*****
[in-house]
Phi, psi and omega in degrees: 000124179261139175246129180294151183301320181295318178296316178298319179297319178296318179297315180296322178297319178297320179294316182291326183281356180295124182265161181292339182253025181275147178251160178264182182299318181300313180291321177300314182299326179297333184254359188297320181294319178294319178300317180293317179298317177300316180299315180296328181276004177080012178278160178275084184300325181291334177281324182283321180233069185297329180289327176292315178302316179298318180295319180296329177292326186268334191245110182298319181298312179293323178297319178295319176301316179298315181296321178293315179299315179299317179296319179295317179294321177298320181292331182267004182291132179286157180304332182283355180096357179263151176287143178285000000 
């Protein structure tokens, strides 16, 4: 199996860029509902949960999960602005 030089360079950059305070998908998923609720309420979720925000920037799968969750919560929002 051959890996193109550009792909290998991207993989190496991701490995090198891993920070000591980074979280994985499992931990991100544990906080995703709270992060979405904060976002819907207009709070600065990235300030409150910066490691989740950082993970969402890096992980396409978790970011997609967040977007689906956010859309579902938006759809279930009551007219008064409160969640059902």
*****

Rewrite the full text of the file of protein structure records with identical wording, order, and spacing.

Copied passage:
[in-house]
Phi, psi and omega in degrees: 000124179261139175246129180294151183301320181295318178296316178298319179297319178296318179297315180296322178297319178297320179294316182291326183281356180295124182265161181292339182253025181275147178251160178264182182299318181300313180291321177300314182299326179297333184254359188297320181294319178294319178300317180293317179298317177300316180299315180296328181276004177080012178278160178275084184300325181291334177281324182283321180233069185297329180289327176292315178302316179298318180295319180296329177292326186268334191245110182298319181298312179293323178297319178295319176301316179298315181296321178293315179299315179299317179296319179295317179294321177298320181292331182267004182291132179286157180304332182283355180096357179263151176287143178285000000 
């Protein structure tokens, strides 16, 4: 199996860029509902949960999960602005 030089360079950059305070998908998923609720309420979720925000920037799968969750919560929002 051959890996193109550009792909290998991207993989190496991701490995090198891993920070000591980074979280994985499992931990991100544990906080995703709270992060979405904060976002819907207009709070600065990235300030409150910066490691989740950082993970969402890096992980396409978790970011997609967040977007689906956010859309579902938006759809279930009551007219008064409160969640059902």